An ombudsman has found fault with Stevenage Borough Council's handling of a planning application for a noise barrier in Symonds Green.

Nicholas Anderson, who lives in the area, believes that a fence built in the area has increased road noise for himself and other existing residents, and that reflective noise was not properly considered when SBC approved Taylor Wimpey's Franklin Park development in Todds Green.

Initial plans suggested a nine metre high 'Eco Barrier' would be installed between the new development and the A1(M) to reduce traffic noise, but this was later changed to an eight-metre fence by the developer.

No additional application was required, though a council planning officer had to sign off on discharging the noise condition of the application.

After Mr Anderson brought his complaints to the Local Government & Social Care Ombudsman, they asked the council to apologise to Mr Anderson and make him a payment of £300. They also criticised the council's handling of Mr Anderson's complaint.

Mr Anderson had commented on the plans for an 8m high acoustic fence when they were submitted in July 2021, stating that the attached noise survey did not consider the possible reflected noise and the impact on land the other side of the motorway.

Environmental Health (EH) obtained professional advice from an external noise consultant, who recommended that the developer should re-model the site, ensuring that it took account of reflective noise.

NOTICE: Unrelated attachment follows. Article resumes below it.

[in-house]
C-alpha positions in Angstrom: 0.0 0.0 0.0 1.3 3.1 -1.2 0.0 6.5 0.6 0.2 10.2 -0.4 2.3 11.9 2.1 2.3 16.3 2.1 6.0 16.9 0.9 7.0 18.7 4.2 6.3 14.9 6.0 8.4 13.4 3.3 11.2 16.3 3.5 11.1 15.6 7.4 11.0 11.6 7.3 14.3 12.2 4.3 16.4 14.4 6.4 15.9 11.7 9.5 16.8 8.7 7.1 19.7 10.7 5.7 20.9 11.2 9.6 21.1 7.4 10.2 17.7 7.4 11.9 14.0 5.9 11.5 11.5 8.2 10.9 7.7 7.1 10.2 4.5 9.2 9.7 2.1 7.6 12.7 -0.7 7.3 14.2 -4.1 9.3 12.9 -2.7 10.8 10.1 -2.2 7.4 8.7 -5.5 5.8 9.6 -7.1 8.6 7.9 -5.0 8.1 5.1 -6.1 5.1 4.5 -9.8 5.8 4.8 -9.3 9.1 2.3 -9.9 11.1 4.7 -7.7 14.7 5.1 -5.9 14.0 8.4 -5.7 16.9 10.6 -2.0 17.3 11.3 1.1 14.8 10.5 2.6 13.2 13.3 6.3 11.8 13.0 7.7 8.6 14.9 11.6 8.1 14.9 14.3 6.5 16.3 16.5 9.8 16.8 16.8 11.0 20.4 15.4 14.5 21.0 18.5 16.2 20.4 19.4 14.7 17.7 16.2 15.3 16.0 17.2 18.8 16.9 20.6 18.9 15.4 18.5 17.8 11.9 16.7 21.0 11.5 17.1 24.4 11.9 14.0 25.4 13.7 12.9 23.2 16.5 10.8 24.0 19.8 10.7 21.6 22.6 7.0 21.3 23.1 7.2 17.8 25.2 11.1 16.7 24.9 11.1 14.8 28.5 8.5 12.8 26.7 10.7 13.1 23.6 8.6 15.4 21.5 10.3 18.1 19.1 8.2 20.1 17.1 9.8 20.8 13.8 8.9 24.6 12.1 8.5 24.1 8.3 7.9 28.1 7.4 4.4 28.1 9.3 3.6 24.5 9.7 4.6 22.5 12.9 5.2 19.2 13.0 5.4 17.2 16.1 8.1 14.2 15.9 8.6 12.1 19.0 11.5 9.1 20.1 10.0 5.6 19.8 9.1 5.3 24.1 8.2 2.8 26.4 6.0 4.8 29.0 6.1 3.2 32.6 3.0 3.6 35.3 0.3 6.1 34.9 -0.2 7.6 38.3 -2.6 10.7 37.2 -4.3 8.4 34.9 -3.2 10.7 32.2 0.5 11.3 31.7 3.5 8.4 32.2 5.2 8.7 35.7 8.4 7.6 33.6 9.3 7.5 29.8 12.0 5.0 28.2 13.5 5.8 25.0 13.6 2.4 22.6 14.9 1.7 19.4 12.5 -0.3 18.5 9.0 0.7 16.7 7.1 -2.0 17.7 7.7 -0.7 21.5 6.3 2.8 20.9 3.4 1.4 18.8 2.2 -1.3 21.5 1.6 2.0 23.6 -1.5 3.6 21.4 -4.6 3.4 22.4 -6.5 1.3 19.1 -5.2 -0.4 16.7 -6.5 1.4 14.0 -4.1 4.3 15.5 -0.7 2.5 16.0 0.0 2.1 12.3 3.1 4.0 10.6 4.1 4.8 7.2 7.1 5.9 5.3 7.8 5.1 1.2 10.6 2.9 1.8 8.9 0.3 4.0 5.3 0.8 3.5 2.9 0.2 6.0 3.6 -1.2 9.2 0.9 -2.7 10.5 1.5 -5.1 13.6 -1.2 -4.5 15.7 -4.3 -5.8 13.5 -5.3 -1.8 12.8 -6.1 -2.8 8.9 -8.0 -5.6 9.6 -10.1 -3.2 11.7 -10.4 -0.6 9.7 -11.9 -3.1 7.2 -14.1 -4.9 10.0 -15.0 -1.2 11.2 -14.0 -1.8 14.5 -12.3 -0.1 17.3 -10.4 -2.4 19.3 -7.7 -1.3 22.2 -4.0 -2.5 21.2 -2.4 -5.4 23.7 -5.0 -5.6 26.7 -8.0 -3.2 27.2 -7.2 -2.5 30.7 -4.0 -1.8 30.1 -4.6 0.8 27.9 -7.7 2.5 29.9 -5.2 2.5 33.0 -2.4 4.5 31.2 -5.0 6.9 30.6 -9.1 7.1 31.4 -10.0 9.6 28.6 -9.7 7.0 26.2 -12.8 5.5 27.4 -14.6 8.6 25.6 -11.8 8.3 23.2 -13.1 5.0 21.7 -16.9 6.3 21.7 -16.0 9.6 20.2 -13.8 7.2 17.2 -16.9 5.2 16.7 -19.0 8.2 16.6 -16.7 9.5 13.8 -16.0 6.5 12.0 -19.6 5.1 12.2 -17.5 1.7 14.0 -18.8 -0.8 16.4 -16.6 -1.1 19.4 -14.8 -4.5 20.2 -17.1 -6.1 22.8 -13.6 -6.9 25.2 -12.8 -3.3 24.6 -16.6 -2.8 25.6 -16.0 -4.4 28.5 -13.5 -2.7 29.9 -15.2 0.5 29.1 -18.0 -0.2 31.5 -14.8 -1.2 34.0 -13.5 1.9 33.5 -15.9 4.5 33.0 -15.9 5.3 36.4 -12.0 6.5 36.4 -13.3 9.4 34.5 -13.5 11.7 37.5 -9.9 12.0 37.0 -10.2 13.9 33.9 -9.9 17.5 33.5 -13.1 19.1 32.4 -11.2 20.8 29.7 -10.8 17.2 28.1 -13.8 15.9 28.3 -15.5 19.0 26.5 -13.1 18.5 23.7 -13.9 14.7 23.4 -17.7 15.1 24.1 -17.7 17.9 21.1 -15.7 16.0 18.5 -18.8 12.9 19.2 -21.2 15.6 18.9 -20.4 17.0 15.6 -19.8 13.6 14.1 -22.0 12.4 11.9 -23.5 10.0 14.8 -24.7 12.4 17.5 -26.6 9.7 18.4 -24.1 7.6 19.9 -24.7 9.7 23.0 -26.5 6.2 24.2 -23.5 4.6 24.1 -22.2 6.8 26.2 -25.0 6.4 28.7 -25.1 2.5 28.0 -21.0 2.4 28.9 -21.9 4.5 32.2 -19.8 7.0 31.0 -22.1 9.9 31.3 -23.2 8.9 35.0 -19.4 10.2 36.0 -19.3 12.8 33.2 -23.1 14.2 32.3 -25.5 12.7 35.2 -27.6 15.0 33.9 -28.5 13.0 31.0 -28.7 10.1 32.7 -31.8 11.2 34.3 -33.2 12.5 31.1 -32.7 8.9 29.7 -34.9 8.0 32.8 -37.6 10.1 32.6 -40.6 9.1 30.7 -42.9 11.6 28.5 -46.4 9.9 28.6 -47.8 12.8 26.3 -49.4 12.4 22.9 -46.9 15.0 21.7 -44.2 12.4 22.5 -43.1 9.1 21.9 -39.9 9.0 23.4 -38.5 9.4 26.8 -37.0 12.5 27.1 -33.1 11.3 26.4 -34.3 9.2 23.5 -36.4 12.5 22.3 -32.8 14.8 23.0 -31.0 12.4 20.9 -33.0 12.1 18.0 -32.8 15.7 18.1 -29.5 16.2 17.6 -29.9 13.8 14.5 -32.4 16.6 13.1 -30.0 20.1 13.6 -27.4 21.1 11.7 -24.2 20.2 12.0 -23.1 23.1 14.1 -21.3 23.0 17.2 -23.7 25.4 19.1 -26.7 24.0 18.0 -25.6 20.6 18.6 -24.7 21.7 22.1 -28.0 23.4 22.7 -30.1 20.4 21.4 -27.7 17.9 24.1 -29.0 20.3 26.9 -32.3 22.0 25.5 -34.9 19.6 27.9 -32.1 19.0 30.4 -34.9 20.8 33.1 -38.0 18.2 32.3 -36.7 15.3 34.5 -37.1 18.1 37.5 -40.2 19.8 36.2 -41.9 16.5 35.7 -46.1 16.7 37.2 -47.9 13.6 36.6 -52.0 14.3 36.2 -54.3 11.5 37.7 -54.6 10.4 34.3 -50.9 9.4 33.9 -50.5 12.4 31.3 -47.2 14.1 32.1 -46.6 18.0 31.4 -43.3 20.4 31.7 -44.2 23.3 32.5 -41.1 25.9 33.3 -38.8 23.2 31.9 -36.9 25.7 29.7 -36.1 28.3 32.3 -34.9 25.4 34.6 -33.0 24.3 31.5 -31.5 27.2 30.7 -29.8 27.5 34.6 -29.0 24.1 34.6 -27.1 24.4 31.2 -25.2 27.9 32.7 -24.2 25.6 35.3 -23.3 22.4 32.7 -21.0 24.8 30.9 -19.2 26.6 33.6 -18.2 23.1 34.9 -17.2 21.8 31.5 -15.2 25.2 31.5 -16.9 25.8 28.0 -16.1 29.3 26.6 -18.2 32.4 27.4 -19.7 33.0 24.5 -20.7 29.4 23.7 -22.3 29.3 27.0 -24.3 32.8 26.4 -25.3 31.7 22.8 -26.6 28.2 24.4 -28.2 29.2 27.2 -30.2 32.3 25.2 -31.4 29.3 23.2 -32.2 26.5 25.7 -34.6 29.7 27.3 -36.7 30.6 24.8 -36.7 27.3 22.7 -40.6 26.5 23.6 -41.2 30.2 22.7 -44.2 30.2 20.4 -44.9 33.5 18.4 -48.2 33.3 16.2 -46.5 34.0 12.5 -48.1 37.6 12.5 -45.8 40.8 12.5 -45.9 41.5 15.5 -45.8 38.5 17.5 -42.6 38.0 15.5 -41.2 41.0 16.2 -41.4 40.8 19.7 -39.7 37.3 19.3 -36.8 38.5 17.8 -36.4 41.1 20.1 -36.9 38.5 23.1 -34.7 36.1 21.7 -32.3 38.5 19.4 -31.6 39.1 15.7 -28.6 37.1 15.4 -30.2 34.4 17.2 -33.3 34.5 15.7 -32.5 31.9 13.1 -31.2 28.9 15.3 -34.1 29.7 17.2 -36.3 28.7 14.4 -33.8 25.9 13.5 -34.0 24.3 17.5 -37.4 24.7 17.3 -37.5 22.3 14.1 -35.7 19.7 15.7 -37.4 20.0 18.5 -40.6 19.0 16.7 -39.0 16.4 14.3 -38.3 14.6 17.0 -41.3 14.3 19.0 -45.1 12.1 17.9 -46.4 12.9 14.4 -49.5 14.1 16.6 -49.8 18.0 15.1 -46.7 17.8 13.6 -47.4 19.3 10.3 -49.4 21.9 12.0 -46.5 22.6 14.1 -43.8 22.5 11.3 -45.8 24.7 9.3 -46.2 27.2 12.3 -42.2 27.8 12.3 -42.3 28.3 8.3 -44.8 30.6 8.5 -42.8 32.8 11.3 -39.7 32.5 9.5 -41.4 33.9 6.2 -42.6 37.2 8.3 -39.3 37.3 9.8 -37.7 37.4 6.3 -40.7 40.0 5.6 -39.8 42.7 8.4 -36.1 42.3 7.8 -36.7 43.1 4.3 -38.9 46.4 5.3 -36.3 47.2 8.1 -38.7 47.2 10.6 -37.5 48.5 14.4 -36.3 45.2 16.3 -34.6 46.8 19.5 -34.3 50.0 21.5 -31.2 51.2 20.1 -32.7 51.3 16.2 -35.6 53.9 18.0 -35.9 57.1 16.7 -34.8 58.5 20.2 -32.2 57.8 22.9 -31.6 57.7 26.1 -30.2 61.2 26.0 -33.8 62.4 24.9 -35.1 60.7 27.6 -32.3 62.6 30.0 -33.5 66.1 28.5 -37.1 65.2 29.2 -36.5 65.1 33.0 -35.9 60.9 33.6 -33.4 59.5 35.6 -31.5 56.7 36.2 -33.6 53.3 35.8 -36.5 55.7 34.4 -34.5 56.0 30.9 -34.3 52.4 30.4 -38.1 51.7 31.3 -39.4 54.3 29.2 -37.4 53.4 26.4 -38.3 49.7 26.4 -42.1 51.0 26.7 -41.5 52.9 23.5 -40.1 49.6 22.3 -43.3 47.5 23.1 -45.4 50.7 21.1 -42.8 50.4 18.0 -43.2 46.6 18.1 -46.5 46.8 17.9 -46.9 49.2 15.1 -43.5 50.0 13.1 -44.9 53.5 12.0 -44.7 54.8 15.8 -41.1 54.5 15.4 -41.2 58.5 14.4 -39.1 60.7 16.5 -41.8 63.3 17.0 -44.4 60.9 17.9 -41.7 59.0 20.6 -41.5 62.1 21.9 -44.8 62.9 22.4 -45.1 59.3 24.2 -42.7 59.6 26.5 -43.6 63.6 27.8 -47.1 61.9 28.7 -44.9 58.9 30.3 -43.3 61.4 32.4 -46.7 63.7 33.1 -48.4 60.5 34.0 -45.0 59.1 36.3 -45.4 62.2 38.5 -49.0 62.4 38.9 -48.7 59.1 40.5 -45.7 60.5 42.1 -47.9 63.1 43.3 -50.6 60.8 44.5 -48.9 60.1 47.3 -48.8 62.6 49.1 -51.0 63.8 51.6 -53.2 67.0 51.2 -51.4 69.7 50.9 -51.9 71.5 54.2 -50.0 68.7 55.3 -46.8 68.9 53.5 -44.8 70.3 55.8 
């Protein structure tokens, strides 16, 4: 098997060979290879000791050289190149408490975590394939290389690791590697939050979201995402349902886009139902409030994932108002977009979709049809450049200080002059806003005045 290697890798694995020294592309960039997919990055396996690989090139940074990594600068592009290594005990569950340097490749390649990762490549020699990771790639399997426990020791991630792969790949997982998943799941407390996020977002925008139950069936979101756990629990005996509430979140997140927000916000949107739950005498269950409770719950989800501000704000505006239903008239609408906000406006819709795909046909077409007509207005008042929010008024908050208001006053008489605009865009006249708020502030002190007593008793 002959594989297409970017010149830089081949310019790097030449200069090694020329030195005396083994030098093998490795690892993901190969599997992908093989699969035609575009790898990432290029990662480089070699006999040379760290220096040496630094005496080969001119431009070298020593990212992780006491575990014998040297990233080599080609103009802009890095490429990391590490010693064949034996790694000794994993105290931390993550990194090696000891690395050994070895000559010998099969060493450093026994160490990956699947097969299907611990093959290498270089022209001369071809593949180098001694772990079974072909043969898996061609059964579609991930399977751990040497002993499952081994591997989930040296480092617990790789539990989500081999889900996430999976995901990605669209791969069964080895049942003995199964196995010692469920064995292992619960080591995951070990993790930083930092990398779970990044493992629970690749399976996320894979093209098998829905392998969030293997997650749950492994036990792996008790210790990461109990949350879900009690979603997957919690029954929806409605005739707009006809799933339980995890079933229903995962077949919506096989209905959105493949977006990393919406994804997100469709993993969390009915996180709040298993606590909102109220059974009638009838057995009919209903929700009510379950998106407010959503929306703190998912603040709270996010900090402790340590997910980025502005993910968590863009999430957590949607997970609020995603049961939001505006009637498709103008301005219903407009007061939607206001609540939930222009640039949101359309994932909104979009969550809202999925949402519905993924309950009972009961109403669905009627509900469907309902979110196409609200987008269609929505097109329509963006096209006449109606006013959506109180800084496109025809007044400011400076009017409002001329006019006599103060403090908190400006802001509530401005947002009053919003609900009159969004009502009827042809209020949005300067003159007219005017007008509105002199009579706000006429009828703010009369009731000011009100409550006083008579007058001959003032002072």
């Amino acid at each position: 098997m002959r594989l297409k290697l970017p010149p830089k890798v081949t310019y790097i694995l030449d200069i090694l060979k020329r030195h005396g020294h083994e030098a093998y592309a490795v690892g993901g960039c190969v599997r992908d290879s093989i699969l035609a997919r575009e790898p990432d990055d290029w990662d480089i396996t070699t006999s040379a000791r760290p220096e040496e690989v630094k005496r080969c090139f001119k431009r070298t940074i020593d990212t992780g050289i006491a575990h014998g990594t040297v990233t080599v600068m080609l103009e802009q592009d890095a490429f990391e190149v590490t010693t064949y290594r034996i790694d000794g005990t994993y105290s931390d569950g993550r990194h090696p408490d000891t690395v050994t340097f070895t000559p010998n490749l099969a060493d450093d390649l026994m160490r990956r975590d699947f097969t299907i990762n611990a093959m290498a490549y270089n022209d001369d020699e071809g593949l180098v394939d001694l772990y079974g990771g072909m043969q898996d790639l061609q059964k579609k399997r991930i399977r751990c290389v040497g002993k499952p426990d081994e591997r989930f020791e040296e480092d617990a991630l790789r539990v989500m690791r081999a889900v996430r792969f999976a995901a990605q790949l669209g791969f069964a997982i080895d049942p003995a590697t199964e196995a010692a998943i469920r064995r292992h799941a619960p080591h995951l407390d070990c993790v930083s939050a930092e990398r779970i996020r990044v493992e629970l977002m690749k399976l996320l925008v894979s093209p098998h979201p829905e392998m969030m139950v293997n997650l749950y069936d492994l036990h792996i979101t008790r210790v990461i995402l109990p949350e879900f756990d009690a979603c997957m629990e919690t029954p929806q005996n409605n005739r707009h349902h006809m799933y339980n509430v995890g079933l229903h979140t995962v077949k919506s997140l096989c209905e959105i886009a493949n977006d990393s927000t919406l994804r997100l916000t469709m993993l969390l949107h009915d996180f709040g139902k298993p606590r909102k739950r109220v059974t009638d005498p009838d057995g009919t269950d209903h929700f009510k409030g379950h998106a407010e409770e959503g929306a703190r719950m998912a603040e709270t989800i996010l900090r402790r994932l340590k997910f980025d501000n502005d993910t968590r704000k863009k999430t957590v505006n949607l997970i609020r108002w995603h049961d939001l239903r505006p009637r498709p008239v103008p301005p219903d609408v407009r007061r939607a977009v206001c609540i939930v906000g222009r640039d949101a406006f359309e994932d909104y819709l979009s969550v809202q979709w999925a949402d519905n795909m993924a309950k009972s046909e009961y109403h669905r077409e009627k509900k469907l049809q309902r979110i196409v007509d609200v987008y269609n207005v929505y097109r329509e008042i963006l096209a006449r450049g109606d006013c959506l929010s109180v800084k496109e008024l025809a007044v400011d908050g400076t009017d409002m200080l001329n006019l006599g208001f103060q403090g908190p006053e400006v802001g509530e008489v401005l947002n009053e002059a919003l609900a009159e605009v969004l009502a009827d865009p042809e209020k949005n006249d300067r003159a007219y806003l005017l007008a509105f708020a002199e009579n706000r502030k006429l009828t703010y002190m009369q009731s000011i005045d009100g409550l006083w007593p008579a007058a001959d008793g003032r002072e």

Comments provided by EH to the planning department raised concerns about possible noise levels, but did not directly reference reflective noise.

The planning officer overseeing the application noted EH's objection, but did not address the noise concerns. They stated that the principle of a fence had already been accepted, and discharged the noise condition, allowing the fence to go ahead.


The Ombudsman found fault in the way the council had assessed the proposals to mitigate noise, with the planning officer failing to address concerns about reflective noise.

They also found fault with the failure to address Mr Anderson's comments, and to address EH's view that more information was needed.

EH were found at fault too, for failing to pass on details of what additional information was needed.

The Ombudsman added: "There is doubt about whether a different noise mitigating solution may have been required had the fault not occurred.

They concluded there was "injustice" to Mr Anderson, with him being "left with some uncertainty about how much he has been impacted", and "whether the outcome would have been different, and the noise may have been better mitigated, had the fault not occurred".

Mr Anderson received a letter from the CEO of the council, apologising for how his complaint was handled and "with respect to the council’s failure in how it considered the discharge of condition application related to the noise condition".

He said: "The council fully acknowledges that the aforementioned failure will have caused you undue concern about the potential for increase in noise from motorway traffic.

"In acknowledging this failure I wish to assure you that the council has taken steps to ensure that such a situation will not happen again in the future."

They have implemented new procedures between planning and EH, and within their complaints system.

But Mr Anderson is not happy with their response. He told the Comet that "the council still maintain that the noise barrier has not increased road noise in the area, basically calling the residents, liars".

He added that implementing new procedures "is no consolation to all the residents of Symonds Green and Fishers Green who have been left to suffer, in some cases unable to sit in their gardens any longer".

A council spokesperson said that it has "commissioned additional noise impact testing of the barrier at its own expense to better understand the noise existing residents face", pointing residents to a webpage at